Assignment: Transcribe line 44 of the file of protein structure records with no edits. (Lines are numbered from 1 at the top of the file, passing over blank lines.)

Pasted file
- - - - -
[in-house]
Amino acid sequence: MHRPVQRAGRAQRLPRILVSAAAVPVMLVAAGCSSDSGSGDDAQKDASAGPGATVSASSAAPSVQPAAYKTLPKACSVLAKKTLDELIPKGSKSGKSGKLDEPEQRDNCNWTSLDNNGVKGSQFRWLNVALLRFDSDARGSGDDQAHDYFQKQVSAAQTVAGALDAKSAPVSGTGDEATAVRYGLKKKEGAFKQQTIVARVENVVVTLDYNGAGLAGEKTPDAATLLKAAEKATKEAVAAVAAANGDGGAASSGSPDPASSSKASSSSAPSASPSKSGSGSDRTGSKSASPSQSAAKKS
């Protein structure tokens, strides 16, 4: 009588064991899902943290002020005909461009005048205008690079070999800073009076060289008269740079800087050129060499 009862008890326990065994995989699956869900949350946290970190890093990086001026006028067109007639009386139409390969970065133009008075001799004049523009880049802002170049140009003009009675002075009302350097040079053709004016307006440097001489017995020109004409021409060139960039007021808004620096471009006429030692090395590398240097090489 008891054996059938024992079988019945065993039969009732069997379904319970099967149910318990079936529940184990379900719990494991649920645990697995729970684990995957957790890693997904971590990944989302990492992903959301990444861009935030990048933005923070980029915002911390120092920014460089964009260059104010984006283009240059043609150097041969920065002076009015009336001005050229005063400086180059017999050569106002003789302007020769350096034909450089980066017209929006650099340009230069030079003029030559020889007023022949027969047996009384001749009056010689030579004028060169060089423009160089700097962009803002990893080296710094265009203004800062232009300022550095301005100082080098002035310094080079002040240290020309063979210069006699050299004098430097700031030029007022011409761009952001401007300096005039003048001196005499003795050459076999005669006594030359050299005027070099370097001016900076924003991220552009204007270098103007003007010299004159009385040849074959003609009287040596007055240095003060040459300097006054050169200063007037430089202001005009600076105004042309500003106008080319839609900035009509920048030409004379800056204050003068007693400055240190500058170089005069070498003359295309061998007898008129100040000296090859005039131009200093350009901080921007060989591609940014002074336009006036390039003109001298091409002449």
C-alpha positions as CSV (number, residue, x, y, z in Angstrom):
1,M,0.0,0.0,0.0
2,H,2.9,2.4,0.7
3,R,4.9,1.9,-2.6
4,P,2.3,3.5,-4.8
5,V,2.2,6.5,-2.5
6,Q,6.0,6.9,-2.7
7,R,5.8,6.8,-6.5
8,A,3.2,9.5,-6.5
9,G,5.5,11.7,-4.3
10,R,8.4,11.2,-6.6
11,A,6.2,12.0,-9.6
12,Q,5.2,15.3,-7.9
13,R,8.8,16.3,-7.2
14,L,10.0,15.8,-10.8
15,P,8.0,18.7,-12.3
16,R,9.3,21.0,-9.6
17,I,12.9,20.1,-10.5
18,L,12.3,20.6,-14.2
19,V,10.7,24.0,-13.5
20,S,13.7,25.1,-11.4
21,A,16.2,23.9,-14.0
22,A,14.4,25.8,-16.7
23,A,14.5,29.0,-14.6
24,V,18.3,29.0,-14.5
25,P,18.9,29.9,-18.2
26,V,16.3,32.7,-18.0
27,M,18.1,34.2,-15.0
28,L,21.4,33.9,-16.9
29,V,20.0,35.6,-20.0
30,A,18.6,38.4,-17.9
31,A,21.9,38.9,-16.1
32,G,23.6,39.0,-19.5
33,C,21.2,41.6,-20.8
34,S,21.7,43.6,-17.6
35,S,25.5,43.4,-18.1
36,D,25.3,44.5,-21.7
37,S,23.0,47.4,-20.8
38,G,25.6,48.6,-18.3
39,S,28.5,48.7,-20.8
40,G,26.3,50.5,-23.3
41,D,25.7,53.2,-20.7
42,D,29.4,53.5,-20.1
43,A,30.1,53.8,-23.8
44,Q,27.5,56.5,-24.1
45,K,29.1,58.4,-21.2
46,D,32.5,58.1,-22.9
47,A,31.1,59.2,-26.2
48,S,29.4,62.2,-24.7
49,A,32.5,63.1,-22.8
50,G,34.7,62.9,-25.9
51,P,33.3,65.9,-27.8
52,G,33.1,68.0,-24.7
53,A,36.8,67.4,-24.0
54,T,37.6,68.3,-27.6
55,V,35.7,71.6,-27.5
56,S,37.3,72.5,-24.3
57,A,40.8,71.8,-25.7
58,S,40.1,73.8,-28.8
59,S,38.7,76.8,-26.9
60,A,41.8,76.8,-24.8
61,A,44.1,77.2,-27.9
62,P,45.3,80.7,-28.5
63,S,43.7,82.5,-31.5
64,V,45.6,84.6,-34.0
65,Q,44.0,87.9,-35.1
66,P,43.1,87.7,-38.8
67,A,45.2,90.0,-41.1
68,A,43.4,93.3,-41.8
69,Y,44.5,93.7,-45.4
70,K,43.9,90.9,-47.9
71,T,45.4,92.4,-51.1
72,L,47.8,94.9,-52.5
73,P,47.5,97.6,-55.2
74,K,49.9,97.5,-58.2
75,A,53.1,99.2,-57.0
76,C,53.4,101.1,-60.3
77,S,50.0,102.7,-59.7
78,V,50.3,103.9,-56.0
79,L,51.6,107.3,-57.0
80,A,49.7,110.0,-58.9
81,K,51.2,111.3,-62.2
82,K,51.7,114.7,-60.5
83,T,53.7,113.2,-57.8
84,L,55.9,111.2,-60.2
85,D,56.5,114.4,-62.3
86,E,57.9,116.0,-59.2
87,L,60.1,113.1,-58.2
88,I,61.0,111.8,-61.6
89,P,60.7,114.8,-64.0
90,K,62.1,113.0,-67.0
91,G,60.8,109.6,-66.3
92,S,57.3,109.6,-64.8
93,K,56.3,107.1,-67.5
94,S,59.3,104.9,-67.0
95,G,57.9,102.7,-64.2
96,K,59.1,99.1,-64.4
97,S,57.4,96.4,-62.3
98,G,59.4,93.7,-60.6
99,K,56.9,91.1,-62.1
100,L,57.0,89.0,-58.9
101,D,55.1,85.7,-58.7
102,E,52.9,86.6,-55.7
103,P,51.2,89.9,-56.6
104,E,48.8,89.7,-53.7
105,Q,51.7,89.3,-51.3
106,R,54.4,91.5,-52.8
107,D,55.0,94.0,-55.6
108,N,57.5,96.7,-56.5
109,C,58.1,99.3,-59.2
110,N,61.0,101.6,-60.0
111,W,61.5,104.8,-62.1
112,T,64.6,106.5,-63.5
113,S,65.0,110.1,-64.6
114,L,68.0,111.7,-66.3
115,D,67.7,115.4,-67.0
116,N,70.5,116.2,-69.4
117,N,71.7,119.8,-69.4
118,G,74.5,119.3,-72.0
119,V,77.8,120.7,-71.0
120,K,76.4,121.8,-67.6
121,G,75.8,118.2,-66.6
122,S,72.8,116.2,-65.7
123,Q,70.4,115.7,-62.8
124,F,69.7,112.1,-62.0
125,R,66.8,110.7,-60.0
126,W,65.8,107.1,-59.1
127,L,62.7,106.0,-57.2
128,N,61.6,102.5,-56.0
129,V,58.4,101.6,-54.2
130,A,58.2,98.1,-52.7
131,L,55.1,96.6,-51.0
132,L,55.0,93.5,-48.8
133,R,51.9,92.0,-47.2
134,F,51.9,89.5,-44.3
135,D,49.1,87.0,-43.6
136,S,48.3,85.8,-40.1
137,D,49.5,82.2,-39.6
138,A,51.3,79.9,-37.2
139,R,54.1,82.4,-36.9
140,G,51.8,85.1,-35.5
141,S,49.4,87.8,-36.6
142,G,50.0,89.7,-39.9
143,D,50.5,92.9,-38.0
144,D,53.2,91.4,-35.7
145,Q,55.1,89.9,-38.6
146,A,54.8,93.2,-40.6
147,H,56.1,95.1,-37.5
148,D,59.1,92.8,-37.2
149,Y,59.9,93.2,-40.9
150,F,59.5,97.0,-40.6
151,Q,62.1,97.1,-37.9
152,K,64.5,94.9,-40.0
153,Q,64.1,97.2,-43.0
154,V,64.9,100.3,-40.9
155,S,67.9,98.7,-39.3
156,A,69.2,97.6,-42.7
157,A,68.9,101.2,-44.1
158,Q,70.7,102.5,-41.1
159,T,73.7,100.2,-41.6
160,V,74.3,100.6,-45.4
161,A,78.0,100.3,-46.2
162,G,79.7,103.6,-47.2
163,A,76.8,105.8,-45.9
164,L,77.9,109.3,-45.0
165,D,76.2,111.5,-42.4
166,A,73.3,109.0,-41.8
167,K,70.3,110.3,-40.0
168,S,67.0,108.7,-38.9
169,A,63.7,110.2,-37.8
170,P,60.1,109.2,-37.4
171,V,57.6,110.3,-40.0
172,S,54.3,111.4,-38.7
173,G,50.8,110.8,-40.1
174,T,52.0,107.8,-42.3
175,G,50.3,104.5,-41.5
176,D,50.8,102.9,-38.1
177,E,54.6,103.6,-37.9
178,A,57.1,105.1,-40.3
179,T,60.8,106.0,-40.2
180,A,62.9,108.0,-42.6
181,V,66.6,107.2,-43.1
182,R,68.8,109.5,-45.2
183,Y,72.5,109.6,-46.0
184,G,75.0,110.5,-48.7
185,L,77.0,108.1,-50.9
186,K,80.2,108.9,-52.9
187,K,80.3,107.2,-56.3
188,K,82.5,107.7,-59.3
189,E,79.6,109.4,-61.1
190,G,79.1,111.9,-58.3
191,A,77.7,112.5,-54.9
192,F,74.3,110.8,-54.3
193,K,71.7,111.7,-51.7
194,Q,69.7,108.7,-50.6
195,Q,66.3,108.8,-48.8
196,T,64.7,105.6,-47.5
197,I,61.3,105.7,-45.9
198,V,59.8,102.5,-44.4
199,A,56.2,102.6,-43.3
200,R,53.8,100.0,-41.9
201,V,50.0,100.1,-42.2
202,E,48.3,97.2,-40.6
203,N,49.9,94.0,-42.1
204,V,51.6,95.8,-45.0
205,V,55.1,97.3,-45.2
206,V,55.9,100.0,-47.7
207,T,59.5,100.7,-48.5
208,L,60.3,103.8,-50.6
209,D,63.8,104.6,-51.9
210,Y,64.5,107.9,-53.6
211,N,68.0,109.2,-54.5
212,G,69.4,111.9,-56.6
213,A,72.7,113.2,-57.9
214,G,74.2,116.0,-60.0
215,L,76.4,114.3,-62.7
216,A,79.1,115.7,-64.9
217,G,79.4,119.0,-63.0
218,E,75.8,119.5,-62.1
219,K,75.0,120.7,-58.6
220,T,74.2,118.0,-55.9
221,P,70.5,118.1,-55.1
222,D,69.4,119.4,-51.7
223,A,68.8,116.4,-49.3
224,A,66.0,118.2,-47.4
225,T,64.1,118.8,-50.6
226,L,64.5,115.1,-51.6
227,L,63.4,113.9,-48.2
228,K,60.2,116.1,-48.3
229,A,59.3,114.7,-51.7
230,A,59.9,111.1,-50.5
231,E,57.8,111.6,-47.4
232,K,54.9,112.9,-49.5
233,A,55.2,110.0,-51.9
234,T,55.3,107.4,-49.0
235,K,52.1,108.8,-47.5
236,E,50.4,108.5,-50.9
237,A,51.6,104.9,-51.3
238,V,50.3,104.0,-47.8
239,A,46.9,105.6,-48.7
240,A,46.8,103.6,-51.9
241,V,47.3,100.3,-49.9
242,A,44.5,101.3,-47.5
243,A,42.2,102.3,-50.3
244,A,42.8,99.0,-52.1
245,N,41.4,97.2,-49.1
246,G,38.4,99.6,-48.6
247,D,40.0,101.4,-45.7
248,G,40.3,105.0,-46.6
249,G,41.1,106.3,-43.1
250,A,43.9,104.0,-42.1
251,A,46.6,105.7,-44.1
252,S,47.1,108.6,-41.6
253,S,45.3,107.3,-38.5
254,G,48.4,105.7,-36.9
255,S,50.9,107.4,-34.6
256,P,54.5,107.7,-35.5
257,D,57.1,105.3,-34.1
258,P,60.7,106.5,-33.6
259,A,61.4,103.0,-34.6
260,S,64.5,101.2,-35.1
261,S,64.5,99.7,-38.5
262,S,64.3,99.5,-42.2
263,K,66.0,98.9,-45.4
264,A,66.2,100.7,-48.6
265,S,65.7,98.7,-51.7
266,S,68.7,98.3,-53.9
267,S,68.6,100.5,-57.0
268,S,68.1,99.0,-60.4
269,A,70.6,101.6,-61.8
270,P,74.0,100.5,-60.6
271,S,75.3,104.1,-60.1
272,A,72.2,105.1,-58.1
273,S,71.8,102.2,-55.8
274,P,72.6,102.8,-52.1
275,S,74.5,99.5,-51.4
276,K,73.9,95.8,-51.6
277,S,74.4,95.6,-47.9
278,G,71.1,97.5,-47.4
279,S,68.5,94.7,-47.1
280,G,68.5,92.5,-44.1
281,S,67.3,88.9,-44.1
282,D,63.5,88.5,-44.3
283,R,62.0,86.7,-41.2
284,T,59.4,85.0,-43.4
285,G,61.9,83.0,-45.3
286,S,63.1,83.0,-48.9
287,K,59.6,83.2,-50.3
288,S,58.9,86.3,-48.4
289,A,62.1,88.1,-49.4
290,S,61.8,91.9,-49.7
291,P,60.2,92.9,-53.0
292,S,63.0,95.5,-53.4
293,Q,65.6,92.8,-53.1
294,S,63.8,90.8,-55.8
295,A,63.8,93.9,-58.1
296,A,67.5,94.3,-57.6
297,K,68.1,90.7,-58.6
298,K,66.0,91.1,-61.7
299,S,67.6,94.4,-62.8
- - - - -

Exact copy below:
40,G,26.3,50.5,-23.3